LGBT activist and attorney Urvashi Vaid railed against President Trump on Thursday while delivering a keynote address at a conference at Middle Tennessee State University.
The “Creating Global Change” conference continues through Saturday and is hosted by MTSU’s Women’s and Gender Studies Program. The conference in Murfreesboro shows how even in red states like Tennessee, radical progressives have become mainstream in the halls of academia.
Vaid criticized Trump for what she perceives to be his views on race, gender and LGBT issues.
She said Trump “makes it acceptable to be racially divisive” and described the Trump administration and Republican Party as enemies in “an ideological battle that is going on in this country,” according to an article in MTSU Sidelines, the student newspaper.
“The political agenda is very, very much about mass discrimination,” Vaid said. “State legislatures in this country are governed by people who are against liberty and justice for all.”
Vaid spoke of the growth of the LGBT movement in recent decades, citing an increase in LGBT nonprofits from about 50 in 1969 to nearly 600 today.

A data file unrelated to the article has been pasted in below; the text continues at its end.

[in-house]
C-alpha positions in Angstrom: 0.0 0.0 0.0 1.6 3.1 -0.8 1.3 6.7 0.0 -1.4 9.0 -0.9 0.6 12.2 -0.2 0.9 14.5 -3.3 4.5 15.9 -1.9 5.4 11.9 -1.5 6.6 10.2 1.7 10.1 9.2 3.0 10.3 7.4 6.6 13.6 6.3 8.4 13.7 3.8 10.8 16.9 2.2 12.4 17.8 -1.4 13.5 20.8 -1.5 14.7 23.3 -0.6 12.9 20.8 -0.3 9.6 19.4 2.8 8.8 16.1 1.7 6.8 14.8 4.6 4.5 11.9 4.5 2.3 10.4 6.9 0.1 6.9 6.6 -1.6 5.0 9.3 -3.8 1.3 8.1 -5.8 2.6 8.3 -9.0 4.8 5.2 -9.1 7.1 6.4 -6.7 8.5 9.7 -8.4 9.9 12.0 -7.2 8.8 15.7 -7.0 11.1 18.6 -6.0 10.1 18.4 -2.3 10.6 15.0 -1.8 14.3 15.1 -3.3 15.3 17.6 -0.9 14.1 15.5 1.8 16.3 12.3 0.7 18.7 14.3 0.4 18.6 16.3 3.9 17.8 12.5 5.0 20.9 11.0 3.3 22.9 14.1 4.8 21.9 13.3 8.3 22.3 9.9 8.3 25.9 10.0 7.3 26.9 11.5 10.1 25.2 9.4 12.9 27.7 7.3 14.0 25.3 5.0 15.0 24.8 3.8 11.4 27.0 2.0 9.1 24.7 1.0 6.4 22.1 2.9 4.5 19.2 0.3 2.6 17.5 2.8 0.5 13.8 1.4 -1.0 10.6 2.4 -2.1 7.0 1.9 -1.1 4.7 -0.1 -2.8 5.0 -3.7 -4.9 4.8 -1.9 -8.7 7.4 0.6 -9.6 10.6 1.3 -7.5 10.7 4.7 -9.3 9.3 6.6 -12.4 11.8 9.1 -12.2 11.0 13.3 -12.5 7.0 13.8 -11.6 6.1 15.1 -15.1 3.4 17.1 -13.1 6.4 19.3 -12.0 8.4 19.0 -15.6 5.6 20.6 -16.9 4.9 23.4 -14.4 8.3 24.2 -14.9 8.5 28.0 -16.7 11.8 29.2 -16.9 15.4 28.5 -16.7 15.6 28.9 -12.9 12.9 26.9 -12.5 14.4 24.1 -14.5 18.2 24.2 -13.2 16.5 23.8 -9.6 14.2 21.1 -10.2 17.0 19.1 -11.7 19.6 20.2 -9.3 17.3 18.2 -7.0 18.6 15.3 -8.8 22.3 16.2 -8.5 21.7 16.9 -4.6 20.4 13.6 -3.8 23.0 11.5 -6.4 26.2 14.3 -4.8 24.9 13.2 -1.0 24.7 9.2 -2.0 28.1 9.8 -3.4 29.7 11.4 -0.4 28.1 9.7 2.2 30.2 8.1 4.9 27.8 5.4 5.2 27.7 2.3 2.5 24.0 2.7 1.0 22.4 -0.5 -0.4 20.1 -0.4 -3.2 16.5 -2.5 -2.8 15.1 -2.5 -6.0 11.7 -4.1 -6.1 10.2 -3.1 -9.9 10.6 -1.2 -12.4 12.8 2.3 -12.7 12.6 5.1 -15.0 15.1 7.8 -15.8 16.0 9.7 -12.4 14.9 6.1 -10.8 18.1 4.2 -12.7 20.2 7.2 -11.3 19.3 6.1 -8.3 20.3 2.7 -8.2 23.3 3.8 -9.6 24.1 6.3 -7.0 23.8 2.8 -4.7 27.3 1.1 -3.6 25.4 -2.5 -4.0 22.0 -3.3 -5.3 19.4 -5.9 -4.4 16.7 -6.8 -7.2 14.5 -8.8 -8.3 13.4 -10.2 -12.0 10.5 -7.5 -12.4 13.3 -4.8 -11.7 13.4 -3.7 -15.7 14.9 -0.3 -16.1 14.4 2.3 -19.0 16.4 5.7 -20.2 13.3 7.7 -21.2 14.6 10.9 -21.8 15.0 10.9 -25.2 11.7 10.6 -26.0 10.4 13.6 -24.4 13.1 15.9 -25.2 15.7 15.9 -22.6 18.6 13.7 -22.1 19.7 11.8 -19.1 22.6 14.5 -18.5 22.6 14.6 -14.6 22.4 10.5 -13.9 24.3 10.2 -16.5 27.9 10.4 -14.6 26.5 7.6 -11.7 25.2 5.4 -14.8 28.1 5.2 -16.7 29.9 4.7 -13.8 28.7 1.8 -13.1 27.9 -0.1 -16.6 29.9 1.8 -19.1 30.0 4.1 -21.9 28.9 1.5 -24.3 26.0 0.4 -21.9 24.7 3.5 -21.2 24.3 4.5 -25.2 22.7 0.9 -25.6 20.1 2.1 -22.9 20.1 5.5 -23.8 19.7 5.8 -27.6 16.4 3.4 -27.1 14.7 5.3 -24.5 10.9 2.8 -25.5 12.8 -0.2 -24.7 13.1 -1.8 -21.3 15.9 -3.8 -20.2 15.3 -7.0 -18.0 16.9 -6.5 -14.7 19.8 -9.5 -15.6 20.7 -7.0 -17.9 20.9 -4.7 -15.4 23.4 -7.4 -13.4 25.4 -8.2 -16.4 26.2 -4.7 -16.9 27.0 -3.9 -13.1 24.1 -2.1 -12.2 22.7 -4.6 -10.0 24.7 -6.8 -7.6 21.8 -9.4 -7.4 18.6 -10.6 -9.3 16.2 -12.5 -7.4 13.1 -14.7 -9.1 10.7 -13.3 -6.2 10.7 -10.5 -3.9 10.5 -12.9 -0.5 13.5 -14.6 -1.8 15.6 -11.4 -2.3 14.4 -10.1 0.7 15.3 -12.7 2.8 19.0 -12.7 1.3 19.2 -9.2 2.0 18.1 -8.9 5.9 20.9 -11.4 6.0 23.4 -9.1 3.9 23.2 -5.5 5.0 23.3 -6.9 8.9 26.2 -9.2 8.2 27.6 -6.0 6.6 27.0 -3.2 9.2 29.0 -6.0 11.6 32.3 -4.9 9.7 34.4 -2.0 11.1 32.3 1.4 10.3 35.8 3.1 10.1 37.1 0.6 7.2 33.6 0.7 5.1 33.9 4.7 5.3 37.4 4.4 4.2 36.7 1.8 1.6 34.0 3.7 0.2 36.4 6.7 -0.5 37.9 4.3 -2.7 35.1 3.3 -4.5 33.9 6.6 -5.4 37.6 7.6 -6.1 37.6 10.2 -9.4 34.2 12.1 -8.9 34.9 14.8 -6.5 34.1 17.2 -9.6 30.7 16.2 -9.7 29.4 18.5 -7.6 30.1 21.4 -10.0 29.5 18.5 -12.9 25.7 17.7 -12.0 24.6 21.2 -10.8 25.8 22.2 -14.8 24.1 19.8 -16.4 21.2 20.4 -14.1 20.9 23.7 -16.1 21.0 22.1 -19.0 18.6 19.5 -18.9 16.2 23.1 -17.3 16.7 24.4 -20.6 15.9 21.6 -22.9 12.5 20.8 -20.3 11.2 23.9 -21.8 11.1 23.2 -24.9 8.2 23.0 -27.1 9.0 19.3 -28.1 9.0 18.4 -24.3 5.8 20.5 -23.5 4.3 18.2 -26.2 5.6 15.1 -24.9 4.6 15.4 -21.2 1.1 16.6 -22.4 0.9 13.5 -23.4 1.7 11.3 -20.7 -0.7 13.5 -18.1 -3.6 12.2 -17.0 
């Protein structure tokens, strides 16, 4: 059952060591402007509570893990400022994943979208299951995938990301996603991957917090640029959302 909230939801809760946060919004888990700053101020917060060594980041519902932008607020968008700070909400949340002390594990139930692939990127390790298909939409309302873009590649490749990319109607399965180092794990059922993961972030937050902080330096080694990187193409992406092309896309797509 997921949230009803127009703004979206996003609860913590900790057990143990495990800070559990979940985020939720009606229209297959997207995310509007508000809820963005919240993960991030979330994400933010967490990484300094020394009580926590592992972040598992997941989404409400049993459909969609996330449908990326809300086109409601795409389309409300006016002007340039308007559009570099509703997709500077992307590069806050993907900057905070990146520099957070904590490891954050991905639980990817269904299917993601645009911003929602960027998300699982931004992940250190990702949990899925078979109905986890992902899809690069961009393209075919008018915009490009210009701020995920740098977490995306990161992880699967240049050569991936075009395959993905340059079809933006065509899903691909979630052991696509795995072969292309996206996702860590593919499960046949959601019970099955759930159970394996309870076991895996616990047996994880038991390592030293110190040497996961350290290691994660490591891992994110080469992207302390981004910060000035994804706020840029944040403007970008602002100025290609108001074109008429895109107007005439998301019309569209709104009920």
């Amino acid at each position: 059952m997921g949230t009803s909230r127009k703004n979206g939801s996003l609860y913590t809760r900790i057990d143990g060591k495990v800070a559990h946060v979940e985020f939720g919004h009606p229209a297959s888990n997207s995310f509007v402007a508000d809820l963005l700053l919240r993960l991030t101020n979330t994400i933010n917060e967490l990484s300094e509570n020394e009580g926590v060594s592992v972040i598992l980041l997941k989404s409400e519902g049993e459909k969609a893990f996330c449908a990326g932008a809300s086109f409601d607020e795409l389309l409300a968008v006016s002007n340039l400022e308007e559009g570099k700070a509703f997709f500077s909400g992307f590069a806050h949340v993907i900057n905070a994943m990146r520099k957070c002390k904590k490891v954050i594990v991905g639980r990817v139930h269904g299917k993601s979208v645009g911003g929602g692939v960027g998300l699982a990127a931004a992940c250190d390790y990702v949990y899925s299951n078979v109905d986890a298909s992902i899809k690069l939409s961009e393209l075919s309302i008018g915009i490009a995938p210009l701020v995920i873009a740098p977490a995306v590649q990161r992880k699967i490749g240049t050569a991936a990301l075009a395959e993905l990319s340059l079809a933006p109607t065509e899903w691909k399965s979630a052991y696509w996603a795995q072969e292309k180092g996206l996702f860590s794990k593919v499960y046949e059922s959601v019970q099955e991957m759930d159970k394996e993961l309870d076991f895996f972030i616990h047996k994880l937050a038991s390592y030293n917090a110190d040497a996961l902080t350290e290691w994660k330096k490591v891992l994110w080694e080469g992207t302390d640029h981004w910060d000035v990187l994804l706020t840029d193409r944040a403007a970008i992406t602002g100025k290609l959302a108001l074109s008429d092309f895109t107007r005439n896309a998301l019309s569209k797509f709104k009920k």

A native of India, Vaid is founder and president of The Vaid Group LLC. According to its website, the firm “advises socially engaged innovators on domestic and global initiatives to advance equity, justice and inclusion.”
Her past roles include serving as senior fellow at Columbia Law School’s Center for Gender & Sexuality Law and as a leader in policy and research at the City University of New York Graduate Center. She also held several leadership roles at the National Gay and Lesbian Task Force (now the National LGBTQ Task Force).
On its website, The Vaid Group states that “gender based disparities and gender binaries can be changed through political and economic power.” The firm also says that “structural racism operates in every institution and can be ended through political, economic and cultural transformation” and that “cultural change is as important as legal change.”
Last month, a radical progressive journalist who blames whites for the origins of the mistreatment of children spoke at the University of Tennessee-Knoxville despite some academic departments pulling their support at the last minute.